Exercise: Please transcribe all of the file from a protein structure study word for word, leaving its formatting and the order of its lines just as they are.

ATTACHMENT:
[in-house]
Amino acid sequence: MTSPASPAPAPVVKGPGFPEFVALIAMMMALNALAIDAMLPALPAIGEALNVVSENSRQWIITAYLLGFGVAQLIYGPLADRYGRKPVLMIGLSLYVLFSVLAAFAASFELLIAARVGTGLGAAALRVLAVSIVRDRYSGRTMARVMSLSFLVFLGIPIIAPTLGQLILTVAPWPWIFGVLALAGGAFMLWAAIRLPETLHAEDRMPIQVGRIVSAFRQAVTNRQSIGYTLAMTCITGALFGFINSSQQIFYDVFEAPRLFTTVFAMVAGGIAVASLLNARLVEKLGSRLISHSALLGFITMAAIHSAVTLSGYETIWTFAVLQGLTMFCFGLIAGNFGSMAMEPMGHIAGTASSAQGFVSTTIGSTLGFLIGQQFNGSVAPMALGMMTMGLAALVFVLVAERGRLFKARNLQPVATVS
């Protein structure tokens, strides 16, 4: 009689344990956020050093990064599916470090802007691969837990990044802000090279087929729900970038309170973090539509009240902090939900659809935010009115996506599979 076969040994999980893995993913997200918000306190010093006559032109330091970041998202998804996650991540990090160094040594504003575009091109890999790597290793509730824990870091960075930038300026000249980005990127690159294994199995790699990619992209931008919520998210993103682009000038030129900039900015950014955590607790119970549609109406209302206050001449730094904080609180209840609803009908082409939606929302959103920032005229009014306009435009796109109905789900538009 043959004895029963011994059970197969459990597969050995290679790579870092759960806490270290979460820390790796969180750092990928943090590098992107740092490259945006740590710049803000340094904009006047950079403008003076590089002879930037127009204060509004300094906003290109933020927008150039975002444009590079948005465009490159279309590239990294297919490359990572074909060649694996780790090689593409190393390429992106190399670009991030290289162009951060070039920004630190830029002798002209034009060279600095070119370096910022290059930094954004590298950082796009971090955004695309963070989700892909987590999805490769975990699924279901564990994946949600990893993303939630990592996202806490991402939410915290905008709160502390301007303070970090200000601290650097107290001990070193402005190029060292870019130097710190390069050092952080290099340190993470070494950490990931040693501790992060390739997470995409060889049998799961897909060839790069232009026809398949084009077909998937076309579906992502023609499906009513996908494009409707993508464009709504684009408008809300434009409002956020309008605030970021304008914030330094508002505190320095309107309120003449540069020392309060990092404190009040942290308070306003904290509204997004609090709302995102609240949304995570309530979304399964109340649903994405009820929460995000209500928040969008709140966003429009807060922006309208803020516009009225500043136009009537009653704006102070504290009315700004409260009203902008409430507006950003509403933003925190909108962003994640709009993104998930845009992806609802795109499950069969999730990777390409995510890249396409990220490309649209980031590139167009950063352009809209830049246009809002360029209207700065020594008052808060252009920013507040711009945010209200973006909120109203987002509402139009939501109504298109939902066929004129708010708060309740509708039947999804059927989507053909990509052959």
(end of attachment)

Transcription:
[in-house]
Amino acid sequence: MTSPASPAPAPVVKGPGFPEFVALIAMMMALNALAIDAMLPALPAIGEALNVVSENSRQWIITAYLLGFGVAQLIYGPLADRYGRKPVLMIGLSLYVLFSVLAAFAASFELLIAARVGTGLGAAALRVLAVSIVRDRYSGRTMARVMSLSFLVFLGIPIIAPTLGQLILTVAPWPWIFGVLALAGGAFMLWAAIRLPETLHAEDRMPIQVGRIVSAFRQAVTNRQSIGYTLAMTCITGALFGFINSSQQIFYDVFEAPRLFTTVFAMVAGGIAVASLLNARLVEKLGSRLISHSALLGFITMAAIHSAVTLSGYETIWTFAVLQGLTMFCFGLIAGNFGSMAMEPMGHIAGTASSAQGFVSTTIGSTLGFLIGQQFNGSVAPMALGMMTMGLAALVFVLVAERGRLFKARNLQPVATVS
């Protein structure tokens, strides 16, 4: 009689344990956020050093990064599916470090802007691969837990990044802000090279087929729900970038309170973090539509009240902090939900659809935010009115996506599979 076969040994999980893995993913997200918000306190010093006559032109330091970041998202998804996650991540990090160094040594504003575009091109890999790597290793509730824990870091960075930038300026000249980005990127690159294994199995790699990619992209931008919520998210993103682009000038030129900039900015950014955590607790119970549609109406209302206050001449730094904080609180209840609803009908082409939606929302959103920032005229009014306009435009796109109905789900538009 043959004895029963011994059970197969459990597969050995290679790579870092759960806490270290979460820390790796969180750092990928943090590098992107740092490259945006740590710049803000340094904009006047950079403008003076590089002879930037127009204060509004300094906003290109933020927008150039975002444009590079948005465009490159279309590239990294297919490359990572074909060649694996780790090689593409190393390429992106190399670009991030290289162009951060070039920004630190830029002798002209034009060279600095070119370096910022290059930094954004590298950082796009971090955004695309963070989700892909987590999805490769975990699924279901564990994946949600990893993303939630990592996202806490991402939410915290905008709160502390301007303070970090200000601290650097107290001990070193402005190029060292870019130097710190390069050092952080290099340190993470070494950490990931040693501790992060390739997470995409060889049998799961897909060839790069232009026809398949084009077909998937076309579906992502023609499906009513996908494009409707993508464009709504684009408008809300434009409002956020309008605030970021304008914030330094508002505190320095309107309120003449540069020392309060990092404190009040942290308070306003904290509204997004609090709302995102609240949304995570309530979304399964109340649903994405009820929460995000209500928040969008709140966003429009807060922006309208803020516009009225500043136009009537009653704006102070504290009315700004409260009203902008409430507006950003509403933003925190909108962003994640709009993104998930845009992806609802795109499950069969999730990777390409995510890249396409990220490309649209980031590139167009950063352009809209830049246009809002360029209207700065020594008052808060252009920013507040711009945010209200973006909120109203987002509402139009939501109504298109939902066929004129708010708060309740509708039947999804059927989507053909990509052959």